Most of us aren’t idealistic enough to expect to be able to do what we love for a living—doing what we like most of the time is good enough. But what happens when you look forward to a day at work as much as you look forward to a rectal examination?
Unless you’re willing to settle for a lifetime of misery, you’d better either look for another job or learn to hate your job less. Here are four tactics that can help your work day pass much more pleasantly—they might not turn your job into a calling, but can certainly contribute to your enjoyment of your work.
Stop multitasking and concentrate
If you’re one of those people who takes pride in having the ability to multitask, don’t be so smug just yet. Multitasking has been shown to not only damage your productivity, but also to make it harder to pay attention to the task at hand. An inability to focus makes you restless and adds tedium to an otherwise innocuous task.
If trying to complete a task at work has ever had you dragging your feet, toggling incessantly to Facebook on your browser, checking Whatsapp and taking frequent breaks from the computer to gossip with your colleagues, you’ve already experienced how distractedly trying to do many things at once makes time crawl by.
On the other hand, when you’re in ‘the zone’ and able to give your work your full concentration, time flies by and you feel a lot more satisfaction to have completed your tasks for the day in the most efficient way possible. Quit multitasking and give whatever you’re doing your full concentration, whether it’s drafting a document or enjoying a kopi during lunch break, and you’ll feel better.
Find a refuge to retreat to when you need a break
Anyone who works full-time will tell you that mastering your actual work isn’t the only challenge you’ll face as an employee. Managing your energy levels and emotions, and dealing with the people around you can be even more difficult than learning how to be proficient at your job.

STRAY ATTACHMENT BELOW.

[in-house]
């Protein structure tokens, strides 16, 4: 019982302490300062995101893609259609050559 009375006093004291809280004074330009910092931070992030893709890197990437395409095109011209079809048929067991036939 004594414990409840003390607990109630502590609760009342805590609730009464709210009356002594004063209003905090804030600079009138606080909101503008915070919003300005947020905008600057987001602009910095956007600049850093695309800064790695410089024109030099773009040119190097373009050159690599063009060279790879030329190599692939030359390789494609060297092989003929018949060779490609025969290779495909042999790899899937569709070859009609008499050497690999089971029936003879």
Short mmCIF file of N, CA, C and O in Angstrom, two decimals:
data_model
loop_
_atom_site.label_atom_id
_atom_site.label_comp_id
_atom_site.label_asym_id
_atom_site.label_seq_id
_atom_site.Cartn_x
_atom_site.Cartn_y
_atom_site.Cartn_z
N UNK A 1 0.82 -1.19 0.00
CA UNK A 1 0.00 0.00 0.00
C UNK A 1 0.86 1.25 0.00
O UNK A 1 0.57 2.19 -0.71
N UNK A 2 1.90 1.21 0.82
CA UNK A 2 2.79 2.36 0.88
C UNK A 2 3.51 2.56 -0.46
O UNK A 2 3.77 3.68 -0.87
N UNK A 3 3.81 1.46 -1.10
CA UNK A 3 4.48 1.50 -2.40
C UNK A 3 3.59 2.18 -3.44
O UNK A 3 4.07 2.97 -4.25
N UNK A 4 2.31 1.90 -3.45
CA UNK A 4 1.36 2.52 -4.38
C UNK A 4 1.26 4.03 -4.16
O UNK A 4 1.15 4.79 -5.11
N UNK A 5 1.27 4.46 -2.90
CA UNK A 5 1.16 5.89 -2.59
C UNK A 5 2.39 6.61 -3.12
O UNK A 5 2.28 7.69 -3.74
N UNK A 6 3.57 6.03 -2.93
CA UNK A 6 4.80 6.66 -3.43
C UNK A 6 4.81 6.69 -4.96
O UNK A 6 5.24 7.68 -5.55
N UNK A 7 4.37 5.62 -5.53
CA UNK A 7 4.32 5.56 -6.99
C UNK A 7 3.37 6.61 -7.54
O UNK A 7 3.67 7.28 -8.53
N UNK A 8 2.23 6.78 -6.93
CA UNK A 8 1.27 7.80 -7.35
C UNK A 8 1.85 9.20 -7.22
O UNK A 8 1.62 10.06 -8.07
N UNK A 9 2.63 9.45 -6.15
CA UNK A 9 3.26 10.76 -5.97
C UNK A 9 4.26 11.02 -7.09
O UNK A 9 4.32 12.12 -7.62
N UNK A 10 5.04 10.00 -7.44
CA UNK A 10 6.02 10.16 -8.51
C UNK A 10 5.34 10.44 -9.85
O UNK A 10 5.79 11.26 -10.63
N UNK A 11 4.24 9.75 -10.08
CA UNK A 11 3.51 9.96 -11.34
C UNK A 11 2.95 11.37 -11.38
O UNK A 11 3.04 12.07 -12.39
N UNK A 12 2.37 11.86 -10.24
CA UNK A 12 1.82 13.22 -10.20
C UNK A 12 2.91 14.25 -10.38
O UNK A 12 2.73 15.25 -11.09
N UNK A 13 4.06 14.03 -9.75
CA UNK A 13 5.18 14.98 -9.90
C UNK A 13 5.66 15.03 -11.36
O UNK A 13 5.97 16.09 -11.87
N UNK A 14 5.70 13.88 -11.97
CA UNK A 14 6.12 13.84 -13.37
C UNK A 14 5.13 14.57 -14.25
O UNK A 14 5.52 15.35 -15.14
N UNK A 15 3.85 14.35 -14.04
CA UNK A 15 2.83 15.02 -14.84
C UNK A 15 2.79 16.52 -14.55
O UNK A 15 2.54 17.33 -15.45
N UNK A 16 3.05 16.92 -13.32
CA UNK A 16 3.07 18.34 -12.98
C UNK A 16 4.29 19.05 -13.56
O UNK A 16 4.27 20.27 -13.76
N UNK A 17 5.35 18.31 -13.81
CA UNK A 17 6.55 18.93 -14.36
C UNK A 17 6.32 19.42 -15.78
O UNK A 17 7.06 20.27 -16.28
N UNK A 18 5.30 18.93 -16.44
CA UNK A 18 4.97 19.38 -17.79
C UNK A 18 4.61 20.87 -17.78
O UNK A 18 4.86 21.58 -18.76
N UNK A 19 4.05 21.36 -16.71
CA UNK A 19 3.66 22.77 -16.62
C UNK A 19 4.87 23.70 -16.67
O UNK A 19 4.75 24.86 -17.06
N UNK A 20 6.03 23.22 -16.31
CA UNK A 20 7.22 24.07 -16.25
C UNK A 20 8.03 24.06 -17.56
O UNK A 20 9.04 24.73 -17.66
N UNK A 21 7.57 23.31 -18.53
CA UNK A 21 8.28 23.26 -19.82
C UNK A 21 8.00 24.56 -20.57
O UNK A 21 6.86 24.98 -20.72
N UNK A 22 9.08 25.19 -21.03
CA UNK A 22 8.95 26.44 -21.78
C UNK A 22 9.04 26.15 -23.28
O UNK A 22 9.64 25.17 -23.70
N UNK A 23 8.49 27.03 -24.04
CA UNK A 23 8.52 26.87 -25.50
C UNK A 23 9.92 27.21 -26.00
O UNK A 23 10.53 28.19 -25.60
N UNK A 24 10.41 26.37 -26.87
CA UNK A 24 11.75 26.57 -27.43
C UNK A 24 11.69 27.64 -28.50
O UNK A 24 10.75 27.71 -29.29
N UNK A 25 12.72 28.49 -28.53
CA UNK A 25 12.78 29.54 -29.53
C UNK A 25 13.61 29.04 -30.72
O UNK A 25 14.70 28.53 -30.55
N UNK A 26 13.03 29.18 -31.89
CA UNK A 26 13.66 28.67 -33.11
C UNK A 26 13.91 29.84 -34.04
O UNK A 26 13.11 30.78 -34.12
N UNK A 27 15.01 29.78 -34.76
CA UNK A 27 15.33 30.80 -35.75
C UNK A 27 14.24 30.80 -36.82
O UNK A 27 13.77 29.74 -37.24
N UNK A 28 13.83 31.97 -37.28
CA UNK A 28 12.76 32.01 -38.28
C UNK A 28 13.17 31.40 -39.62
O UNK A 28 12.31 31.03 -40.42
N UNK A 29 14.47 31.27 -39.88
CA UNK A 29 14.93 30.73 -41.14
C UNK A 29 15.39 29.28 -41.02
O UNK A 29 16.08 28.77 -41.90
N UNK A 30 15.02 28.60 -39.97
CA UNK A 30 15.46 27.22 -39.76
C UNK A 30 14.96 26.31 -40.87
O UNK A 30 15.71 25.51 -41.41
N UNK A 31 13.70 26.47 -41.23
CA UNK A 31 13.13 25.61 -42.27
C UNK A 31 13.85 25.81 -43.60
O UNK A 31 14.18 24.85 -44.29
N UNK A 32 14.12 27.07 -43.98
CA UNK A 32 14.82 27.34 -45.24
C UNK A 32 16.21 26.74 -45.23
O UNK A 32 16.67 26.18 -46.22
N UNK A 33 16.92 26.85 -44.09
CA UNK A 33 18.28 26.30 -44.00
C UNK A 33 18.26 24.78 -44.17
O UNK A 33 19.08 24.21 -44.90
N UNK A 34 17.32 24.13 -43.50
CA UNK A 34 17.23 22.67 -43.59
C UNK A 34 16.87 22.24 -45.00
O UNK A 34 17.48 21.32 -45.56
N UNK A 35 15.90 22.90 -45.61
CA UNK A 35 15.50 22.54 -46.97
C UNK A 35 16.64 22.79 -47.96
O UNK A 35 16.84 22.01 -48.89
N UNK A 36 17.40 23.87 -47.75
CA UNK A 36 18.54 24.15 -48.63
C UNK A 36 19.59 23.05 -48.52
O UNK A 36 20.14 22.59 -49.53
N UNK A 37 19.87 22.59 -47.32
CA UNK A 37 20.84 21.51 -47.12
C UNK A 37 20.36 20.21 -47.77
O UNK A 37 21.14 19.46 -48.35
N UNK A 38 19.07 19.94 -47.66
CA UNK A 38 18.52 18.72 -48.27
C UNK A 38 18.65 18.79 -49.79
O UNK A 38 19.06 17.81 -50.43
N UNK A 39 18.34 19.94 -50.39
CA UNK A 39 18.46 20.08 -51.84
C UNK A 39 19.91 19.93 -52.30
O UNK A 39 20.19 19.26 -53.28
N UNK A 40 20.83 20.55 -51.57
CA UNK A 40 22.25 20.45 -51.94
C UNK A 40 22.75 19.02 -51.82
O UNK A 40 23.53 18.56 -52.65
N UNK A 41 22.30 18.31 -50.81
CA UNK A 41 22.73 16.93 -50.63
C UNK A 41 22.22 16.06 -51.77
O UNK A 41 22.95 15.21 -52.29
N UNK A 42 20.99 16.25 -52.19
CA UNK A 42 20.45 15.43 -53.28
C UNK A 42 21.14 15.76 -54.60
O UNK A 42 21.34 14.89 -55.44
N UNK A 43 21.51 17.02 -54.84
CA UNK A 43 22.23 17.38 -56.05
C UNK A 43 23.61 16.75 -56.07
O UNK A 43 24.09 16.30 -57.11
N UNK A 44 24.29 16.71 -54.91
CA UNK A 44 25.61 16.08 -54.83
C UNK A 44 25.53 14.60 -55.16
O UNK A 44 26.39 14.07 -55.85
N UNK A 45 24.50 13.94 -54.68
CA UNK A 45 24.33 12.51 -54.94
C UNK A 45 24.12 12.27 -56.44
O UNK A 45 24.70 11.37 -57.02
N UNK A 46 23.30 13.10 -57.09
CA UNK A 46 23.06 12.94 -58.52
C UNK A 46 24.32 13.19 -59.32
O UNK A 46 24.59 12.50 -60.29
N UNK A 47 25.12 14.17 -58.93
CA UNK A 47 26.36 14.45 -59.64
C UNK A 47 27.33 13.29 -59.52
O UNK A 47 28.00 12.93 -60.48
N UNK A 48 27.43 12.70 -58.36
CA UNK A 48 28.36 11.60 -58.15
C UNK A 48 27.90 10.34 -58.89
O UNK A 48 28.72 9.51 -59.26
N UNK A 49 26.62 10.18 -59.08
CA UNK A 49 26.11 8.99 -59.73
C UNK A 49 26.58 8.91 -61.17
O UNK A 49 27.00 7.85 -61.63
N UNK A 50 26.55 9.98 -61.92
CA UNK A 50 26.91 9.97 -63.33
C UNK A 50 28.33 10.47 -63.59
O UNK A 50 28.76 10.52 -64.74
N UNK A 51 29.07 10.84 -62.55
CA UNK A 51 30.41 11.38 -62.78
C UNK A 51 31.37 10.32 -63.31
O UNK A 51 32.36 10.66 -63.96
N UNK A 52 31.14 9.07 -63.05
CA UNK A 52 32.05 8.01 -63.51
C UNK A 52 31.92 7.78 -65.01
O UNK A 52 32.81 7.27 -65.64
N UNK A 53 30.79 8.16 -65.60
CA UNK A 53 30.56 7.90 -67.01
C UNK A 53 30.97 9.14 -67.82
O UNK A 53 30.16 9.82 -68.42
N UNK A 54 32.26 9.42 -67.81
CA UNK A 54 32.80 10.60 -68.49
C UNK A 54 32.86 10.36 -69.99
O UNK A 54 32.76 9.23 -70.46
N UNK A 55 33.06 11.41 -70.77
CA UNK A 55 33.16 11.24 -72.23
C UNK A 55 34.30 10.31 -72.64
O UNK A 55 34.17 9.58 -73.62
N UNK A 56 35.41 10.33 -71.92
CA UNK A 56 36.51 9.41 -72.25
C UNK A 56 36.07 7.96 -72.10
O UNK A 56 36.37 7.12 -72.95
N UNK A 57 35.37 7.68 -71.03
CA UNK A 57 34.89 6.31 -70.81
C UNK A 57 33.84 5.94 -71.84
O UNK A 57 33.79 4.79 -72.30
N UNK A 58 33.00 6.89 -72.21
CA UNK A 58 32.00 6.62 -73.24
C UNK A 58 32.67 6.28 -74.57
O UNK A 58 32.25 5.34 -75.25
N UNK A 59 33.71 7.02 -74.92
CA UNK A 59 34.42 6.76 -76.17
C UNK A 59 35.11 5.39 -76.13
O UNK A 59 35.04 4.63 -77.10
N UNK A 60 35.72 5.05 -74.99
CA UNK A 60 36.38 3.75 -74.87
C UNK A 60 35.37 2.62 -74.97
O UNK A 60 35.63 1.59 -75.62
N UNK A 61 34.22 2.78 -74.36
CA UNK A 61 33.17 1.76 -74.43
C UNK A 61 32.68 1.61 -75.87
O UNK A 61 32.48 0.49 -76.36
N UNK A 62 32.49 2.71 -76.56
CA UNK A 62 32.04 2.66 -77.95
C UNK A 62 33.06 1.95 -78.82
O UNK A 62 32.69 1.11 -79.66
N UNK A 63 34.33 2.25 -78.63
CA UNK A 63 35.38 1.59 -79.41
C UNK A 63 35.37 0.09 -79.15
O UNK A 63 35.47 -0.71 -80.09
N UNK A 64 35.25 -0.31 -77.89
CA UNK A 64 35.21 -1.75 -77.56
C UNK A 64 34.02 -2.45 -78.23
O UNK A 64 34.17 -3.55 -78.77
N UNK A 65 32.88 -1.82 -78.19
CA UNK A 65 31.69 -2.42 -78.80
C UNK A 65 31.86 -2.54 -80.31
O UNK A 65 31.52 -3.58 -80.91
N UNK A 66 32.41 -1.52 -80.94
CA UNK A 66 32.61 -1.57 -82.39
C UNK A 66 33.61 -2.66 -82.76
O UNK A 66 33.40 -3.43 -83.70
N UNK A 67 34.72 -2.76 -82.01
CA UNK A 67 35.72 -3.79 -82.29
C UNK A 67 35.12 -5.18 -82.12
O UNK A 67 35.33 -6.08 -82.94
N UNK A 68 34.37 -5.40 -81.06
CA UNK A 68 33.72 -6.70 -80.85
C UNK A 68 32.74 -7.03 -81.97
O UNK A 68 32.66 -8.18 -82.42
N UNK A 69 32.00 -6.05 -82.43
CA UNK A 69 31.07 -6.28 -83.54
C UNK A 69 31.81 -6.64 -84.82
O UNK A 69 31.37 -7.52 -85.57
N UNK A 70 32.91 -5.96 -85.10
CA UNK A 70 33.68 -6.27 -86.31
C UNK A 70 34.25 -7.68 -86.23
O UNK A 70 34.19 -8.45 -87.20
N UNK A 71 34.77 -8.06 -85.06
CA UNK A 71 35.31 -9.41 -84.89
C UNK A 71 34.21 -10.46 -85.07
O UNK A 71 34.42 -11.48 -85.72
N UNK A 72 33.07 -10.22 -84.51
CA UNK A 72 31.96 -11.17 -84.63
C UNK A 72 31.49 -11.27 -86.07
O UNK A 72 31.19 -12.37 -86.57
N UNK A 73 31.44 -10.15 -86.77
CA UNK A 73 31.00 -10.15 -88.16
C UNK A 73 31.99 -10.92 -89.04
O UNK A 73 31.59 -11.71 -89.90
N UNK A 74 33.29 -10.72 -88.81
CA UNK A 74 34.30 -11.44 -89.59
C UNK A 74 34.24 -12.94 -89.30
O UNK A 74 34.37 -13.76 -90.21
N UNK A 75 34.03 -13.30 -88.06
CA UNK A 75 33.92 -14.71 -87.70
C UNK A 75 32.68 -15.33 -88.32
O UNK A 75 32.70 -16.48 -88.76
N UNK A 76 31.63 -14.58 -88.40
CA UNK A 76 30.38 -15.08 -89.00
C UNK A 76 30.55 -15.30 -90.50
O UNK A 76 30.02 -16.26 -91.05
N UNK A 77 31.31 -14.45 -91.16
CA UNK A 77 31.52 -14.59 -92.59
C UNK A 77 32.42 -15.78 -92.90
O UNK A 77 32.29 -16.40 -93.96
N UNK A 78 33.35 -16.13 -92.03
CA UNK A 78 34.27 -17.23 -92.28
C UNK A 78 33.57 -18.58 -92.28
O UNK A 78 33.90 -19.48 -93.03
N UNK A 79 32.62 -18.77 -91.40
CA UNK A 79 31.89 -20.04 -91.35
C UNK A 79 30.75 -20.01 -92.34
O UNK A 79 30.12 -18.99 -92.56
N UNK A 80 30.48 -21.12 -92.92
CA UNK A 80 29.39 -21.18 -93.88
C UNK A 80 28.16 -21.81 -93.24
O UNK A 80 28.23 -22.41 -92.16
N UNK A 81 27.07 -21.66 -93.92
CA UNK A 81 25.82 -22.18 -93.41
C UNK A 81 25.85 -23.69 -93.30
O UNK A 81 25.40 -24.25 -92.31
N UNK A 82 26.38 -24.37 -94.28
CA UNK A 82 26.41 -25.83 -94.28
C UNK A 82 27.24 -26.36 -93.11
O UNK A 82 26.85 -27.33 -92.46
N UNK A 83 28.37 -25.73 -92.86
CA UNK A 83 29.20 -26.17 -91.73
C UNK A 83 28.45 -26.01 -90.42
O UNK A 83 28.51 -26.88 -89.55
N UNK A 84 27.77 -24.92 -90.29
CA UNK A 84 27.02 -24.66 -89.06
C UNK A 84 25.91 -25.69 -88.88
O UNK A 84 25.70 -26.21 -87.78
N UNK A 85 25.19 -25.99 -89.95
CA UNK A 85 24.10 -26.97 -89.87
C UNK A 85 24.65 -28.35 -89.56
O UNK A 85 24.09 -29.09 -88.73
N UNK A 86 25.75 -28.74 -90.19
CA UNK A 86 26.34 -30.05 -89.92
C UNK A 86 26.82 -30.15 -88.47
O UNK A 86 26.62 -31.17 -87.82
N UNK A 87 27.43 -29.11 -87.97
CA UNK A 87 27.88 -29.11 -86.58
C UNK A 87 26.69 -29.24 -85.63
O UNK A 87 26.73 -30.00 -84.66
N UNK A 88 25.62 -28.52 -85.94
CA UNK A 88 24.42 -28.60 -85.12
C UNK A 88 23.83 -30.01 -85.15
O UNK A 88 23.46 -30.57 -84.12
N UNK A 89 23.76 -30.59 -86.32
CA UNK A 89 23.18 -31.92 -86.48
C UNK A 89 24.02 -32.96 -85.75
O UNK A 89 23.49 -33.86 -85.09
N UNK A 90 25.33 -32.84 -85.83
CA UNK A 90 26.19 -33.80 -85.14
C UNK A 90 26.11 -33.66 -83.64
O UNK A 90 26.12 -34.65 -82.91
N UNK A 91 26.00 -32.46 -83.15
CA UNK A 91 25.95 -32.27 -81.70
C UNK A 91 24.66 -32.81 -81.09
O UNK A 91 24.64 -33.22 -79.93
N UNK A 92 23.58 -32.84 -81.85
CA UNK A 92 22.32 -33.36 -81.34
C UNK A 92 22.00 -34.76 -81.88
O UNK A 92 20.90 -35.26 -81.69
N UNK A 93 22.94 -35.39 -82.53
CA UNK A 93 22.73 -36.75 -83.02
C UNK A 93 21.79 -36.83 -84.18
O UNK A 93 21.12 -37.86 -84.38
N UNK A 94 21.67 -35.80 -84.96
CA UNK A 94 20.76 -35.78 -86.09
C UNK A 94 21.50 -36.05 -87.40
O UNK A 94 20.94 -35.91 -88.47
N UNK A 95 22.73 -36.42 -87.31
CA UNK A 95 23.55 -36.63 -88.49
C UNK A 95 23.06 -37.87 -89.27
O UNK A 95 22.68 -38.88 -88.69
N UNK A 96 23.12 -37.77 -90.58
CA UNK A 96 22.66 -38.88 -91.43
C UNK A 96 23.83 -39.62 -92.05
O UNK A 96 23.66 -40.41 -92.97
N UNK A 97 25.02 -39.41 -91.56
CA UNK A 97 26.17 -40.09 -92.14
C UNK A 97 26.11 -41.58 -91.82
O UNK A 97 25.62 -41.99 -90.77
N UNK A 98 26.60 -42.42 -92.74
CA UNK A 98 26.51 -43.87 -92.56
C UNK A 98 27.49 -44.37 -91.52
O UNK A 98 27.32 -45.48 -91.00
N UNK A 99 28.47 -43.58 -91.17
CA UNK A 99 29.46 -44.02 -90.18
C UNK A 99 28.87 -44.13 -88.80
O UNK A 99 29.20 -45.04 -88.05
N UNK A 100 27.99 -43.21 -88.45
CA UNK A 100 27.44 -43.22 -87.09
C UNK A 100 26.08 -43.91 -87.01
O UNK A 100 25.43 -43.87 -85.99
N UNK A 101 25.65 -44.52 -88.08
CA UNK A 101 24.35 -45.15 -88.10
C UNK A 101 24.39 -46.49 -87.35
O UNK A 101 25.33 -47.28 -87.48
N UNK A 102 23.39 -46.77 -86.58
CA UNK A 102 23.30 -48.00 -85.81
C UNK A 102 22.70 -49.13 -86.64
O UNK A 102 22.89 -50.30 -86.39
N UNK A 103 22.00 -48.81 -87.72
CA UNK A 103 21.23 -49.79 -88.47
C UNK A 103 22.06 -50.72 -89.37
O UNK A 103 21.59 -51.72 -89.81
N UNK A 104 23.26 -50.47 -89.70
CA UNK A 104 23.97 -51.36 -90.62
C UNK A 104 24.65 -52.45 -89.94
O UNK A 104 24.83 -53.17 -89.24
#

If you are capable of maintaining high energy levels throughout the day and love having frequent interaction with your coworkers, bosses and clients, good for you. But those who need a break from the office from time to time in order to keep themselves sane would do well to find a refuge where they can sneak off for a short break from time to time when work gets too overwhelming.
Many office buildings in the CBD have a rooftop garden that can be reached by anyone who works there, even if most of the employees don’t know it exists. Venture up to the top floor of your building and then check the stairwell to see if you can climb up to the roof. Some employees prefer to nip downstairs for a kopi at a favourite coffee shop, while others hide out in their company’s lounge or an unused room when they need some downtime.
Decorate your desk or office
Your office may not be home, but it might as well be, judging by the fact that you spend even more time there than you do in your actual abode. Sure, it might not be decorated with the beautiful furniture pieces you personally picked out after your renovation. But if your workplace looks so depressing that you yearn to reach for the phone to dial the SOS hotline the moment you sit down at your desk, you can make yourself feel better by making your surroundings a little less pff-putting.
If you spend the work day surrounded by cubicle walls, cover them with reminders of the things and people you love. At least that way you’ll have something to look at when your boss is talking over your head. Photos, posters, postcards and ornaments are all fair game. If you’re always dreaming of your next vacation, pin postcards from your favourite destinations to your cubicle wall. A former colleague of mine worked for years basking in the gaze of a Shah Rukh Khan poster.
Listen to music at your desk
Those who work in open concept offices are no strangers to complaints that it’s incredibly distracting having to listen to the conversations of everyone around you. Even if you’re lucky enough to have your own room, you might not be free from noise pollution altogether—I once had my own office in a former job, but found that the voice of my next-door neighbour, who was constantly talking to clients and subordinates, was loud enough to travel into my room.
Listening to music at your desk not only allows you to block out noise pollution, it also makes you feel as if you’re in your own little world—which can be a huge relief if you’re feeling stressed out or need to focus. Prepare playlists for different types of tasks—classical music for you when you have to concentrate, something more upbeat for when you’re feeling bored and death metal when your boss is on a rampage.
How do you make the work day pass more enjoyably? Tell us in the comments!